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DSK's lawyers hire team to investigate accuser's life

DOMINIC Strauss-Kahn's lawyers have hired a global private investigation company to work on his defence as he faces sex assault charges.

Guidepost Solutions, headed by former US prosecutors and secret service agents, is expected to dig into his accuser's life and family in West Africa as part of an exhaustive research operation.

Mr Strauss-Kahn resigned from his job as head of the International Monetary Fund after allegations emerged that he had sexually assaulted a New York hotel chambermaid.

Mr Strauss-Kahn, 62, denies all charges and is under armed guard on a $6m (€4.2m) bail, awaiting trial, in a $50,000-a-month townhouse. His alleged victim, a 32-year-old Guinean chambermaid, has disappeared from view.

His lawyers last week denied a report that friends of Mr Strauss-Kahn were considering trying to reach a financial settlement with her family if she dropped her complaint of sexual assault. But they did claim that they possessed information that would "gravely undermine the credibility" of the alleged victim, to the annoyance of prosecutors.

Their comments signalled a likely defence strategy in a case that will largely come down to his testimony against hers about what happened in the hotel suite -- if it reaches trial.

Lawyers for the maid say they have hired additional legal counsel in anticipation of an attack on her reputation and credibility. Two prominent civil rights lawyers have begun to work on behalf of the maid, according to Jeffrey Shapiro, who has been representing her.

There were no witnesses to the alleged attack, nor any recording of it, so the credibility of the former IMF chief and the accusing chambermaid will be crucial. His legal team has already indicated that it will contend that any sexual encounter was consensual.

William Taylor and Benjamin Brafman, his lawyers, hinted at the existence of damaging information, without revealing further details, in a letter sent to the Manhattan district attorney's office.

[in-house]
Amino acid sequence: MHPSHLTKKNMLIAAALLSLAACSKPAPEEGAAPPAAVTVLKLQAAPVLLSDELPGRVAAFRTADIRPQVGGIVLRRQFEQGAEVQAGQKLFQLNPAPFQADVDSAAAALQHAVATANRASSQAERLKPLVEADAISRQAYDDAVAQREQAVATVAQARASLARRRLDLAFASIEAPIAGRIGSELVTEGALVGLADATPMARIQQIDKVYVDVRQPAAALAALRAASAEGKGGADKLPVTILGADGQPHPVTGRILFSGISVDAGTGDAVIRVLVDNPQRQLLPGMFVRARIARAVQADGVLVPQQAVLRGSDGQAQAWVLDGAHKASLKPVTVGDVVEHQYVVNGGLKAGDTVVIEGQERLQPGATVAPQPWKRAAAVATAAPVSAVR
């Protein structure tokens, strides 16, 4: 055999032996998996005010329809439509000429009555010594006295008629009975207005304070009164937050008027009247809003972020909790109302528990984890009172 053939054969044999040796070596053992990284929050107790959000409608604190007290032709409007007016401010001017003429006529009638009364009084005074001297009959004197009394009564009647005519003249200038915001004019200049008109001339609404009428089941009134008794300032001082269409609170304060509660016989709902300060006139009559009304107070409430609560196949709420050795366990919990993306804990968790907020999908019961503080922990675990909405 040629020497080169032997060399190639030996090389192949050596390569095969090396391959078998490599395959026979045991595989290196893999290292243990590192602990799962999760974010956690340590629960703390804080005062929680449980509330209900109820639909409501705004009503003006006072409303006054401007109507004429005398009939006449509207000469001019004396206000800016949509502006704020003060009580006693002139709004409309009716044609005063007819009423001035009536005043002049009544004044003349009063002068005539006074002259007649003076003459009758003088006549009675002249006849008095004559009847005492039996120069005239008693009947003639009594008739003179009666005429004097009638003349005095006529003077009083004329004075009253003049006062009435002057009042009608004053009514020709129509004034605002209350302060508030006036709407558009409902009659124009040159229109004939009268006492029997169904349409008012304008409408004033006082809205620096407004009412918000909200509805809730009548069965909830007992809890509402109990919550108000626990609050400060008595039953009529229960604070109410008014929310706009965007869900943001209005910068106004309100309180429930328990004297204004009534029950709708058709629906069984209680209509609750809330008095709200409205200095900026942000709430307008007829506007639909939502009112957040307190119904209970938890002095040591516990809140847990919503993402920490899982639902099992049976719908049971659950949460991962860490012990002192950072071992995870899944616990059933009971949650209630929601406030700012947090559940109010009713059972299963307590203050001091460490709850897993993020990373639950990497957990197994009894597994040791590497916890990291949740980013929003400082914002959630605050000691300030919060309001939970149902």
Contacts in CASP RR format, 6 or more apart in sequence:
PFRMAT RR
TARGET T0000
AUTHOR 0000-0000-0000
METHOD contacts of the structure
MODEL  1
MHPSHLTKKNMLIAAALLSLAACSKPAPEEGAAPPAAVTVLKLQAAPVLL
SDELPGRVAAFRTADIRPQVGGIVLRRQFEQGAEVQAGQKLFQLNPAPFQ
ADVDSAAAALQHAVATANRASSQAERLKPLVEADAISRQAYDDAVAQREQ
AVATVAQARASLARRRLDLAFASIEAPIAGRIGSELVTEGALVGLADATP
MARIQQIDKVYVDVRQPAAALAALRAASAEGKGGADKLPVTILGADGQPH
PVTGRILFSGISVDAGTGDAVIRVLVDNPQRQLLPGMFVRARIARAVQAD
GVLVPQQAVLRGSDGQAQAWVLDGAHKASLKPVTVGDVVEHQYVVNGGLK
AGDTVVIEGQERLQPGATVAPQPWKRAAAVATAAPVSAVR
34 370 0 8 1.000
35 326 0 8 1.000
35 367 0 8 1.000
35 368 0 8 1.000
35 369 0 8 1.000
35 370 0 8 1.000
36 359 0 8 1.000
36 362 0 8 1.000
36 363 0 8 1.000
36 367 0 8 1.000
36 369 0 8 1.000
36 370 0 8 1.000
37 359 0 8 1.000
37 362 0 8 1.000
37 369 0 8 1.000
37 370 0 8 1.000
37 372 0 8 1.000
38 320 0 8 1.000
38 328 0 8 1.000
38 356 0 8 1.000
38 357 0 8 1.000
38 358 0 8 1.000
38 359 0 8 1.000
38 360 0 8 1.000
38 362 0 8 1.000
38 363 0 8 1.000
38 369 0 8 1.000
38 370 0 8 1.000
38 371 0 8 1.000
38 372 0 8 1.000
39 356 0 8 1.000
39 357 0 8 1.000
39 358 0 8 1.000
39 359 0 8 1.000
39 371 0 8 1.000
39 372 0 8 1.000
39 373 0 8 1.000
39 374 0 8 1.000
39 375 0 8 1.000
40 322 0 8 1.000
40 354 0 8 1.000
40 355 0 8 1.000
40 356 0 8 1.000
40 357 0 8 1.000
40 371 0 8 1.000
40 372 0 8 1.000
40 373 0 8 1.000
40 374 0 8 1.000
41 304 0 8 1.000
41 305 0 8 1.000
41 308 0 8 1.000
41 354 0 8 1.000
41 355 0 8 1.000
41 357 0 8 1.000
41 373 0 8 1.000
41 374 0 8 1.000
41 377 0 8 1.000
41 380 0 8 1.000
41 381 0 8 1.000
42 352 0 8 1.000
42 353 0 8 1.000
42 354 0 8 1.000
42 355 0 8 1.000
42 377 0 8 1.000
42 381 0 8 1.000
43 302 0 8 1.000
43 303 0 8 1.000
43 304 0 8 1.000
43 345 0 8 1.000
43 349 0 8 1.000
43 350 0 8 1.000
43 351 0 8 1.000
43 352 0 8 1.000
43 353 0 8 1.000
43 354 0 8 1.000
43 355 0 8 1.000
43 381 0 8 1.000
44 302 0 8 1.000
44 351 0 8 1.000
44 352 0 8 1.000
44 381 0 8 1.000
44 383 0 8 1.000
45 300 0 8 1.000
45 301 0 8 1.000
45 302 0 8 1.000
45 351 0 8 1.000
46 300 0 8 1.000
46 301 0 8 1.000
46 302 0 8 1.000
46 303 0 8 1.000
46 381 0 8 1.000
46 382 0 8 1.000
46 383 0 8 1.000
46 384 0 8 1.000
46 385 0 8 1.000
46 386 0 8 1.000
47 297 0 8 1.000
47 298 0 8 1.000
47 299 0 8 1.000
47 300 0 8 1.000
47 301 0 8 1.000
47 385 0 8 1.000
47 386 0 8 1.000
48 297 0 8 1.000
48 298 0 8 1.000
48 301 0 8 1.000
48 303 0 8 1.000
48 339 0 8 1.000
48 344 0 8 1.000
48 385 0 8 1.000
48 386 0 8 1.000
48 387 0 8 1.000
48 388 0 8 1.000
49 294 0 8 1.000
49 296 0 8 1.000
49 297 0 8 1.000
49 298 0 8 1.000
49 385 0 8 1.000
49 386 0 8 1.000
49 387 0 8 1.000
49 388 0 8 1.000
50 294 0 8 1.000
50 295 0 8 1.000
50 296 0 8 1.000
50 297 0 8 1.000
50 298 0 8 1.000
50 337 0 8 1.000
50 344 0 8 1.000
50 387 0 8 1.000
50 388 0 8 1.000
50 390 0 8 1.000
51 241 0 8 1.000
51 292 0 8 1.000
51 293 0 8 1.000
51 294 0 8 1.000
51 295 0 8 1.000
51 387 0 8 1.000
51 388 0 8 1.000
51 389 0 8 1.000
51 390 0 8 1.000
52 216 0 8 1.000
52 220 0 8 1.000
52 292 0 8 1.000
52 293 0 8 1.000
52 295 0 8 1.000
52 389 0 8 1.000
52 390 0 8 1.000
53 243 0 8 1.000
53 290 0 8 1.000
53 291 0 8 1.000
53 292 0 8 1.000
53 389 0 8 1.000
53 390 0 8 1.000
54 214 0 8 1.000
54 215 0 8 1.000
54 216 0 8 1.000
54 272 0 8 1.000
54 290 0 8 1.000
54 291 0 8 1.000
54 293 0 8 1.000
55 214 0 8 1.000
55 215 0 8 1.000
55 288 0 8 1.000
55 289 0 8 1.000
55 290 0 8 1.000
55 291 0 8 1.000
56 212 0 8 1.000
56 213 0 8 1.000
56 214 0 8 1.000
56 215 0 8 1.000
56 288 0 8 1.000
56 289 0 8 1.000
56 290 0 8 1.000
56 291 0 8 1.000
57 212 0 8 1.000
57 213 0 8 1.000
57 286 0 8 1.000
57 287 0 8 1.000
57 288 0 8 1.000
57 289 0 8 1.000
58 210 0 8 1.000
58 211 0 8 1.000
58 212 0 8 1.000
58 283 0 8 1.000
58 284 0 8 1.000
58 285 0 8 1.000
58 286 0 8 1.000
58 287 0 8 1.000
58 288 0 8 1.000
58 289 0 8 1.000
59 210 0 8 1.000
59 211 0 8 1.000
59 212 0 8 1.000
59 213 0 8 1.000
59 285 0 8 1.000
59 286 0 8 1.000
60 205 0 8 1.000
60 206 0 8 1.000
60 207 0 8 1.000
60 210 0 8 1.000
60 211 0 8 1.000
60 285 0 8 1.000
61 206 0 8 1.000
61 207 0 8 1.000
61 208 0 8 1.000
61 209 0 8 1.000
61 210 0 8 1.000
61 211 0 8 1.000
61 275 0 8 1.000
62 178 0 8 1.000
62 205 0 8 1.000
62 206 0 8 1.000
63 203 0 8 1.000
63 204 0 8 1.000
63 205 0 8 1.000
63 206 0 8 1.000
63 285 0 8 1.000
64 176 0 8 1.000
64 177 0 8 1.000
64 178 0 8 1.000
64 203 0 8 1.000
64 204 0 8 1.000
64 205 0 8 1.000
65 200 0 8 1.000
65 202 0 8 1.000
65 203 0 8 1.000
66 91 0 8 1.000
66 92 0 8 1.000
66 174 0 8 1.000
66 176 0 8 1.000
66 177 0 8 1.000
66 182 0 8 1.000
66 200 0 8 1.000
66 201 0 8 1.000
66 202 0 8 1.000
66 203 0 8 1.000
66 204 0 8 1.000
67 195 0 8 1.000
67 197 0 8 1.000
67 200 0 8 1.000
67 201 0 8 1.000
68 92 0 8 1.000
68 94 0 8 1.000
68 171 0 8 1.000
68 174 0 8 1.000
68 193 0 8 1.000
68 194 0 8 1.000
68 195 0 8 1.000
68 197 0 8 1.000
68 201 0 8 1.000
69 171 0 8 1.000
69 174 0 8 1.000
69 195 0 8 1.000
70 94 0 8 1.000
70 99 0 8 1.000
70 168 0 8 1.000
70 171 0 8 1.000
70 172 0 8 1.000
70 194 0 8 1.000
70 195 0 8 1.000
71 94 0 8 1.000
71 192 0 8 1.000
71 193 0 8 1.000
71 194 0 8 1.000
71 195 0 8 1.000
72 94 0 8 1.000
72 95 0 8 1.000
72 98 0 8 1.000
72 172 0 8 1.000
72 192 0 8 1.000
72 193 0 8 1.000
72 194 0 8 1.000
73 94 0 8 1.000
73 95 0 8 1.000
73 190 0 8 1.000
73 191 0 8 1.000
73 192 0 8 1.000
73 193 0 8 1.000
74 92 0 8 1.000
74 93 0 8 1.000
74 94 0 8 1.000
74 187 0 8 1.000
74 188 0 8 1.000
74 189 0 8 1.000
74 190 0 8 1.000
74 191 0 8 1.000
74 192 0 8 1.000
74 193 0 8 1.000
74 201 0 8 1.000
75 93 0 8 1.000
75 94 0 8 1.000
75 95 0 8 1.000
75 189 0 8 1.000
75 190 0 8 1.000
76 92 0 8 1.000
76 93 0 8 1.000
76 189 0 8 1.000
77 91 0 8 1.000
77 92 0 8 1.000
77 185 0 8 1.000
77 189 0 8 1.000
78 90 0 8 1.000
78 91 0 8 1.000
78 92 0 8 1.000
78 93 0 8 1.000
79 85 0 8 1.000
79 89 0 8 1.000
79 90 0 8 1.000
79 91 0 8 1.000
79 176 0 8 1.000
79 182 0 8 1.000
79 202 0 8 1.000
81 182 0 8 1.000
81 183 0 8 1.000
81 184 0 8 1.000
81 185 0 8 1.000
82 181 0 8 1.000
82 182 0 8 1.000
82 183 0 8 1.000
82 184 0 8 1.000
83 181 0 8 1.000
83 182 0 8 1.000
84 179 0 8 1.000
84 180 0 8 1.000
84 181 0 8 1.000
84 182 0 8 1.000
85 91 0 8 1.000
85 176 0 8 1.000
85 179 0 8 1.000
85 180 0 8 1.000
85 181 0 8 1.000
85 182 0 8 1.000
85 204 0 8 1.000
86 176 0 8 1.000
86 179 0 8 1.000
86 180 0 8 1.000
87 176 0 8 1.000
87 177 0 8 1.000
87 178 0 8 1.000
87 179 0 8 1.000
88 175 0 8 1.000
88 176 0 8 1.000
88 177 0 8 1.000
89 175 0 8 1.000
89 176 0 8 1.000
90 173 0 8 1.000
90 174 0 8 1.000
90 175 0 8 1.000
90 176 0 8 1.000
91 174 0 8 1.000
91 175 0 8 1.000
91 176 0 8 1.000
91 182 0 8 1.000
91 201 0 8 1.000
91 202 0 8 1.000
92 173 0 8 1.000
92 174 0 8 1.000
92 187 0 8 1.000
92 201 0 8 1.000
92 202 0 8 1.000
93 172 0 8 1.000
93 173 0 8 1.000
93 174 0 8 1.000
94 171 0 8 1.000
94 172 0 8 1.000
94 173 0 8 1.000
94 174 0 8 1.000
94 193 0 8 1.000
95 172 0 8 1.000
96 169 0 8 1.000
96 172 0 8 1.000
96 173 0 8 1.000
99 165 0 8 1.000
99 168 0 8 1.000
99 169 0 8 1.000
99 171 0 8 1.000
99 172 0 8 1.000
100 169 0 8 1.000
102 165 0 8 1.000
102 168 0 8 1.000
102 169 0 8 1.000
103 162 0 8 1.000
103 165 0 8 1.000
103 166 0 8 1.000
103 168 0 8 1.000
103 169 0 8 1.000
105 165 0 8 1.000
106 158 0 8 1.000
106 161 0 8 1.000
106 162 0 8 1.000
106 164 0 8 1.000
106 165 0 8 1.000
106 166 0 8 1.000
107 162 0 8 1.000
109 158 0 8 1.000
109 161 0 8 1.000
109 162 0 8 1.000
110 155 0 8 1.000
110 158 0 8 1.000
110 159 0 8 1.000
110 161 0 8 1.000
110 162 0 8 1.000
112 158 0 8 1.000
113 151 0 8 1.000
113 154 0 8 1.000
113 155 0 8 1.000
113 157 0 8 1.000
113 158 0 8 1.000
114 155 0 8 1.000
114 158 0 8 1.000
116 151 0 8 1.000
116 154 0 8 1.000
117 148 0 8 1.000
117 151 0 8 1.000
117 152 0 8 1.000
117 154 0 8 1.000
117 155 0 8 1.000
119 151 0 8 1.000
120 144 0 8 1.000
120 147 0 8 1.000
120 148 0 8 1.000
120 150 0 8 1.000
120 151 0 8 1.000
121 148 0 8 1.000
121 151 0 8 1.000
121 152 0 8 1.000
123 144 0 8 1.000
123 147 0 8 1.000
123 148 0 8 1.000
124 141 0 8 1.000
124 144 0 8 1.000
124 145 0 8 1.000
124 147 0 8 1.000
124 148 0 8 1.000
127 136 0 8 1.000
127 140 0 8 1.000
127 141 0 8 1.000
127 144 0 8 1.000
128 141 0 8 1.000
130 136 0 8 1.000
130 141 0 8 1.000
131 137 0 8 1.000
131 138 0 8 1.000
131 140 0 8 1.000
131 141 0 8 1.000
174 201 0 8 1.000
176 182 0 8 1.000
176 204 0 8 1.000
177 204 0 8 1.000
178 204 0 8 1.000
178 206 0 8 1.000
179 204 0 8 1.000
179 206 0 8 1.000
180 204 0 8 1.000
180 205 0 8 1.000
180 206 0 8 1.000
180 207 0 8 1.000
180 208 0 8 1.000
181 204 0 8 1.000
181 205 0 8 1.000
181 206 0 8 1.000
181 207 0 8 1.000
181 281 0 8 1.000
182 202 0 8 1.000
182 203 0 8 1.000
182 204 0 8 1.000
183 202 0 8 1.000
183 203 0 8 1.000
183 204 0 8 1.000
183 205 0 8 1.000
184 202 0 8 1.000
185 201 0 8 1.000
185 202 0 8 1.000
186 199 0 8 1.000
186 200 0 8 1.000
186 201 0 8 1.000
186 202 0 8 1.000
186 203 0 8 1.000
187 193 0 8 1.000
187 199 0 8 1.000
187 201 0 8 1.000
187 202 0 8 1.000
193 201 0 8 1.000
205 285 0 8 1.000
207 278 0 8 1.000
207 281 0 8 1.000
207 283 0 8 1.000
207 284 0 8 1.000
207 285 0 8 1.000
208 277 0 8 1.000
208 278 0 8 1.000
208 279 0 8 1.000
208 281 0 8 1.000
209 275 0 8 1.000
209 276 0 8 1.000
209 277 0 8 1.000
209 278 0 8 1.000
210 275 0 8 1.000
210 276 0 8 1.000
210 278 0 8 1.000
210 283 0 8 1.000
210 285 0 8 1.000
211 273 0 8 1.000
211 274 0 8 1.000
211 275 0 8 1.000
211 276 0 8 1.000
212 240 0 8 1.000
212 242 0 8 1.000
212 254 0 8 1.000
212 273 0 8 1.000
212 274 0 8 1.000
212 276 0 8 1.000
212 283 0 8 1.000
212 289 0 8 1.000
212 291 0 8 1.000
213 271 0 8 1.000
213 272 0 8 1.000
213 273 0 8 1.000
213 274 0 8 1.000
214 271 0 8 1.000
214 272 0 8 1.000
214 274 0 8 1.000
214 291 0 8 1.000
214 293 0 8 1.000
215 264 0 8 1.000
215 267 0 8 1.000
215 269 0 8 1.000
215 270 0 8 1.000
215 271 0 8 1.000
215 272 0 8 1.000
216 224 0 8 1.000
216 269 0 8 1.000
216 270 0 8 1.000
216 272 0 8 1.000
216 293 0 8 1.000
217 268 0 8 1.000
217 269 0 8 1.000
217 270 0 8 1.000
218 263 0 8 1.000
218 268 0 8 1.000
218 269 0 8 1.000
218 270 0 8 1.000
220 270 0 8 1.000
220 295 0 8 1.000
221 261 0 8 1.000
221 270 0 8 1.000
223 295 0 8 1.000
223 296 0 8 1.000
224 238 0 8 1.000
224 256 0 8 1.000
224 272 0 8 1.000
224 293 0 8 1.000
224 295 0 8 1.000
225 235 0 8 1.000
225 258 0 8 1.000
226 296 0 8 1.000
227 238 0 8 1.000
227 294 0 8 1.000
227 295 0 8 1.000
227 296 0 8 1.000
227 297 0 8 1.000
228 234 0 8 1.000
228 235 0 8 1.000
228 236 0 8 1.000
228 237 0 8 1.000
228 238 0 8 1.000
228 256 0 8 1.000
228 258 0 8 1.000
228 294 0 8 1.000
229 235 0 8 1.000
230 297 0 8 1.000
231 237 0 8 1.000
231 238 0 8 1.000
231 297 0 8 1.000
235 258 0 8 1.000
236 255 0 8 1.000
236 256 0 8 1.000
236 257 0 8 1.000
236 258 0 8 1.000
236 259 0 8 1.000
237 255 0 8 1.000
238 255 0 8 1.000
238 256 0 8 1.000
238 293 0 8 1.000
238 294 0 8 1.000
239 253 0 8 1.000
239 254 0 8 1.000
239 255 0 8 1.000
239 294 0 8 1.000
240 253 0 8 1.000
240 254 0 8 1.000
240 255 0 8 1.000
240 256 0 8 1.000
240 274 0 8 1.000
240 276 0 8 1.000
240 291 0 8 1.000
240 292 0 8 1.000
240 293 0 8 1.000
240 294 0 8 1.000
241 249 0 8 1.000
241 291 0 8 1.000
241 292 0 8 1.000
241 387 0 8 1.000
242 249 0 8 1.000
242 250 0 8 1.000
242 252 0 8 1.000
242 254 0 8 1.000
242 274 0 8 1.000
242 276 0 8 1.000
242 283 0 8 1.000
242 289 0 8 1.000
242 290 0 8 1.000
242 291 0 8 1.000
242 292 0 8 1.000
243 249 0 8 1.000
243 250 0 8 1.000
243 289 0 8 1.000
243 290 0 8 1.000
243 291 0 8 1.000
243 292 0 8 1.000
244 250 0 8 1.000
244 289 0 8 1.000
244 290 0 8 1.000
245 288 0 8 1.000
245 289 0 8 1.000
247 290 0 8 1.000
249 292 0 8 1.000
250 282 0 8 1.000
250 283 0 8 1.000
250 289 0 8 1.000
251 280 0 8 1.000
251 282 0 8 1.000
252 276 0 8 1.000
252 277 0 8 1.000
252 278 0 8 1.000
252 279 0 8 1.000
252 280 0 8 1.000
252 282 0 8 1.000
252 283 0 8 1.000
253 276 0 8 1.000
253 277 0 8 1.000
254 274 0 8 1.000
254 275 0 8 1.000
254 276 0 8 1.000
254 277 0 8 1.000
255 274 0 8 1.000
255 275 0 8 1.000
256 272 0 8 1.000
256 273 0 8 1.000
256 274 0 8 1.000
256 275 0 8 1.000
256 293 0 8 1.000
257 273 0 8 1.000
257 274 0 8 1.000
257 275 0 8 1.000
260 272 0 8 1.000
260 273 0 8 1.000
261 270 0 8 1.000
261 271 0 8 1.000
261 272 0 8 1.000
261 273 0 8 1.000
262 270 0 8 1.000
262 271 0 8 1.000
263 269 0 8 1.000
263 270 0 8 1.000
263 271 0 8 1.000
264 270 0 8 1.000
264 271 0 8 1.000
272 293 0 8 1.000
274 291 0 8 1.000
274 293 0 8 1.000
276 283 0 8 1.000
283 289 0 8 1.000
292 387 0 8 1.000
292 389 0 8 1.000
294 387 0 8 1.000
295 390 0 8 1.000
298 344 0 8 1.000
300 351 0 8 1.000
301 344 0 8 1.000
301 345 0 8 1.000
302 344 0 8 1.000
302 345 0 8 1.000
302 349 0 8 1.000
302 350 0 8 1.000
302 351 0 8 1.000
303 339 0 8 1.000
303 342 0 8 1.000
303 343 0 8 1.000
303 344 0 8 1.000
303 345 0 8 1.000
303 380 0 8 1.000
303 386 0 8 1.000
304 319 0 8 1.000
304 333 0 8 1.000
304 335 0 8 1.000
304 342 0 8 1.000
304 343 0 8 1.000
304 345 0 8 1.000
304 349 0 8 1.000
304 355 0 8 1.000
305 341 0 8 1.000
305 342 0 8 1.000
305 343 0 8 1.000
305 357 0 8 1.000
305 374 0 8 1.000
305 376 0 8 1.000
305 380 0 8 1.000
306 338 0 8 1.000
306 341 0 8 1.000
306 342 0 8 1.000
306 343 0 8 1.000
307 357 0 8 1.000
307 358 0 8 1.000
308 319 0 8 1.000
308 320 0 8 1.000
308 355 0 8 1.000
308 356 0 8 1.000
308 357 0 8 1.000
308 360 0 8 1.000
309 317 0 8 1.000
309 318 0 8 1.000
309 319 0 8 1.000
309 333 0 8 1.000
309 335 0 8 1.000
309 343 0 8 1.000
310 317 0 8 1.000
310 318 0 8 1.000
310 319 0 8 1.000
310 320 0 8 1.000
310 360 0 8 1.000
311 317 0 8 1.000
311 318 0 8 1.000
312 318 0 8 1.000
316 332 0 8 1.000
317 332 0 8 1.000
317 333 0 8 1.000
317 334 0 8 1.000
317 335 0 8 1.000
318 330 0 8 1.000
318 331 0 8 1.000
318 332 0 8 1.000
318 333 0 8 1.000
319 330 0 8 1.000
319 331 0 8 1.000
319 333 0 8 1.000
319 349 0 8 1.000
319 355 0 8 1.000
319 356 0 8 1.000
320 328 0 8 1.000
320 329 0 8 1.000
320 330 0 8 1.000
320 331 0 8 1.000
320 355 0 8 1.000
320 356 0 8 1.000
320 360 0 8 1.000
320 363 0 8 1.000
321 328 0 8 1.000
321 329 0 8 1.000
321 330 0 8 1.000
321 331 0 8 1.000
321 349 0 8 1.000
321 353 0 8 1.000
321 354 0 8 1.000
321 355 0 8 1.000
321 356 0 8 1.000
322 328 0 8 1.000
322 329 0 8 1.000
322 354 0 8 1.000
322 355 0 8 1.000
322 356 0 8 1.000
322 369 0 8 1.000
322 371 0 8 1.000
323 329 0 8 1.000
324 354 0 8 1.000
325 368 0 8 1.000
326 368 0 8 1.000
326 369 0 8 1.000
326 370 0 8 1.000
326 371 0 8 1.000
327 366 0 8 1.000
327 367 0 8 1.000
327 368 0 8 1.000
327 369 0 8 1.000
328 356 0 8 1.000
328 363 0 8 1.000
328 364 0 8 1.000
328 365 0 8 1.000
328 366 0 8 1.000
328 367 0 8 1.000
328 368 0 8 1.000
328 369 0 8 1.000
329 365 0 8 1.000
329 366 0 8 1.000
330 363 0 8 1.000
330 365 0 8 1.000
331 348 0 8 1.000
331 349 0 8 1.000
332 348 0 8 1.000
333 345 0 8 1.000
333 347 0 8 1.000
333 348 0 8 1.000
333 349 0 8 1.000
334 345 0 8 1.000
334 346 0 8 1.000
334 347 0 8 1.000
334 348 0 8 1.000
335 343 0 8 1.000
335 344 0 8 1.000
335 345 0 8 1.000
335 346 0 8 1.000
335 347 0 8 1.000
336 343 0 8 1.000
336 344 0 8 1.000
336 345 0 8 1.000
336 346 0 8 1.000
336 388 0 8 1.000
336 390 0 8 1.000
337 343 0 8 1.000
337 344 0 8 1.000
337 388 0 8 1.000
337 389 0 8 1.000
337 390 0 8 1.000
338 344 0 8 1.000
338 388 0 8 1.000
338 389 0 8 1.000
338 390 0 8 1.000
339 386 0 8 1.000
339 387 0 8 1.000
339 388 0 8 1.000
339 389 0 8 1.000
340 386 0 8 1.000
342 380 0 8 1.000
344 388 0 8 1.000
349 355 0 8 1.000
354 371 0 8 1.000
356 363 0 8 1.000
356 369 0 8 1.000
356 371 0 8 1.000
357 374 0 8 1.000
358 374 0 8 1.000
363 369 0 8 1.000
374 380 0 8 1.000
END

That letter dealt mainly with their complaints about apparent leaks of information and claims about their client, arguing that they would prejudice potential jurors and damage his prospects of a fair trial.

But they also wrote: "Were we intent on improperly feeding the media frenzy, we could now release substantial information that in our view would seriously undermine the quality of this prosecution and also gravely undermine the credibility of the complainant."

Back in the Guinean maid's village, the family can only sit and wait for news. They have been outraged at reports of the alleged incident.

"It is definitely shocking," her brother Mamoudou said. "It is a sin. You know, in this region, girls get married at 16 and boys at 20 years old at the latest. We do not allow sexual intercourse outside marriage. Girls must be married a virgin."

"Since my sister left over 10 years ago, I have spoken to her once," said Boubacar, 42, her half-brother.

"It was after dad's death. I was in Bissau. I called to give her my condolences but as soon as she saw the number she realised it was from Africa and said: 'Don't bother calling me.'

"She didn't know who was on the other end of the line but when I told her she agreed to talk to me."

© Telegraph

Sunday Independent